Many types of sharing platforms accept scholarly work, including those provided by Boston College, commercial platforms and disciplinary repositories.
Some important considerations in choosing a platform:
BC repositories and some popular commercial platforms are discussed on this page. You may choose to deposit versions of your scholarly work in more than one place to take advantage of different features or audiences. Learn more about disciplinary data repositories or ask your Subject Librarian for help in choosing the right repository for your work.
eScholarship@BC (escholarship.bc.edu) is the online archive of Boston College scholarship, managed by the Boston College Libraries.
The aim of eScholarship@BC is to showcase and preserve Boston College's scholarly output in digital form and to make it freely accessible globally, supporting the social justice mission of the University.
Benefits of deposit in eScholarship@BC:
Increase access to your published scholarship by making it more openly available (many readers do not have access to subscription journal articles)
Distribute unpublished works, papers, conference presentations
Enable readers to find your works more easily via search engines
Encourage higher citation rates and greater impact through wider readership
See statistics on views and downloads of your scholarship
Receive guidance on copyright issues
Showcase the breadth, quality and output of scholarly work at Boston College
Comply with grant-funder or government requirements for openness
Your scholarship will be digitally preserved for long term use
Receive a permanent link for each item to embed in a CV or email
The Boston College Dataverse is an open access data repository for researchers affiliated with Boston College. You can upload your research data to improve impact, visibility and access to your data. Deposited data will automatically generate citation information and a Digital Object Identifer (DOI) that can be used to cite your data and link to publications and presentations. Boston College Dataverse can play an important role in fulfilling Data Management Plan requirements by funding agencies, such as NSF and NIH, and provide for data re-use and archiving.This archive is supported by the Boston College Libraries and hosted by the Harvard Dataverse Network. You can receive additional support from librarians for your deposit by contacting firstname.lastname@example.org
Figshare allows free public sharing of data. It accepts any file format and accepts uploads of < 5GB per file and a total private storage amount of 20 GB for free accounts. It gives unlimited space for public data and issues DOIs for data citation. It also allows sharing of private files with collaborators. Data made publicly available in figshare is usually available under an Creative Commons or other open license. Material in figshare is digitally preserved as part of the Digital Preservation Network. Figshare is also an ORCID partner, so information about the data you publish in figshare will be pushed to your ORCID profile. More features.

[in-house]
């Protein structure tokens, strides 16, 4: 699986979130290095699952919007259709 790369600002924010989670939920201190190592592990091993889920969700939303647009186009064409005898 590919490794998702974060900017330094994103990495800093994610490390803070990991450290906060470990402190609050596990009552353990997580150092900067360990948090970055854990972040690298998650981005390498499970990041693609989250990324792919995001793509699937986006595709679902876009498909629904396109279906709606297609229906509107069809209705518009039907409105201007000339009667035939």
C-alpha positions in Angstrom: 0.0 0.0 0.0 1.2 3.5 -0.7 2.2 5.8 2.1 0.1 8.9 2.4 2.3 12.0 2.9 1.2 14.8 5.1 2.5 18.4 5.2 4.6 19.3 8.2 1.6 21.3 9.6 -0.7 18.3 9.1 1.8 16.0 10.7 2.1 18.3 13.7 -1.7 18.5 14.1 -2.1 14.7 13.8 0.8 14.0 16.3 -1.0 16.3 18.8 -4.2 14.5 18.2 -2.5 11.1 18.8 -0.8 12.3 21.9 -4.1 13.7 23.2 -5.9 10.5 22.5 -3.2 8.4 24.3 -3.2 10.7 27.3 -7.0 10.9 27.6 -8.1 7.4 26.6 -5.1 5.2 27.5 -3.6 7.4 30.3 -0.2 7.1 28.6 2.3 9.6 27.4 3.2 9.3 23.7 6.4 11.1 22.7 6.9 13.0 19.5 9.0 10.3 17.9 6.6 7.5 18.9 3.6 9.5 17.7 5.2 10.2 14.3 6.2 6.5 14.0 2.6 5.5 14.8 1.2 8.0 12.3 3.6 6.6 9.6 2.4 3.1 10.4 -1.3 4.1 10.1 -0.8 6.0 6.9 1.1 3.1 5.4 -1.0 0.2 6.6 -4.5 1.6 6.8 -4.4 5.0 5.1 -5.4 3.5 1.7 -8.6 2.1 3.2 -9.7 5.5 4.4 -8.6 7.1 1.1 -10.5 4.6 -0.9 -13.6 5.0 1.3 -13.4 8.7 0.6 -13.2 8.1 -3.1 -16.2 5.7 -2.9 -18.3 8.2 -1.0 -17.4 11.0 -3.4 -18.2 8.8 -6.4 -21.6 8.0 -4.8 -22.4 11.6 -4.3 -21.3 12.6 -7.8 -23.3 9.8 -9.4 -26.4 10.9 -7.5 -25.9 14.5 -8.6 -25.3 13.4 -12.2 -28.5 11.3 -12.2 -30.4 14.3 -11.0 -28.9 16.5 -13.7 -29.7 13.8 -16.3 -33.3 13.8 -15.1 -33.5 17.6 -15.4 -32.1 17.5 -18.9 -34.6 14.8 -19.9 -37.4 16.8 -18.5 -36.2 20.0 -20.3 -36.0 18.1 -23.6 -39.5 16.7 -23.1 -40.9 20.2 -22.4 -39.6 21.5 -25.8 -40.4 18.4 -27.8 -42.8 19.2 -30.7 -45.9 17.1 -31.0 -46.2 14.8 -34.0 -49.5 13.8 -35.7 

Commons Open Repository Exchange (CORE) is a full-text, interdisciplinary, repository designed to increase the impact of work in the humanities. Managed by the office of scholarly communication at the Modern Language Association, CORE integrates with the Humanities Commons network for humanists.
Why would I deposit my digital work with CORE?
Learn about what kinds of items you can deposit with CORE.
GitHub is a web-based repository hosting service, used mostly for code. The service offers version-control, along with task management, bug tracking, and wiki features. While GitHub is mostly used in computer science, other fields are increasingly using the service for sharing research materials.
ResearchGate is an academic social networking site that allows users to share research and data. Its primary audience consists of scientists. Researchers should be aware, however, that the site seeks to monetize user data and provides no infrastructure for preservation of content. Additionally, many researchers find that the site spams them and hold a low opinion of the platform.
Like ResearchGate, Academia.edu is an academic social networking site. Its audience is primarily humanists and social scientists, but it shares many of the same issues around data privacy, preservation, and spam as ResearchGate.
As an alternative to sharing your research on this site these sites, we recommend depositing research and data into BC's eScholarship and/or Dataverse. The Digital Scholarship Group is also happy to consult with you about building a personal academic site.
Mendeley, like Scopus, is owned by the Elsevier publishing corporation, and provides a mixture of reference citation, remote data storage, and social networking services. Its free version (with required registration) has two components: a desktop program in which you may search for publications, build collections of reference citations, and upload open versions of your published work; and a website where you may build your own author profile as part of a scholarly social network. Having an author profile allows you to follow other profiles, send messages to other users, share citation collections and your own work, and keep current on other users' activities via a 'feed'. Mendeley provides the option of integrating a Scopus Author ID into an author profile.
There are many other ways to share your work, both scholarly material and grey literature, on commonly known social media sites such as Twitter, Facebook, LinkedIn, Vimeo, and YouTube; as well as with curated and/or discipline specific tools and sites, e.g., ERIC, Merlot, H-Net, arXiv.org, etc. Below are a few general-purpose sites and tools.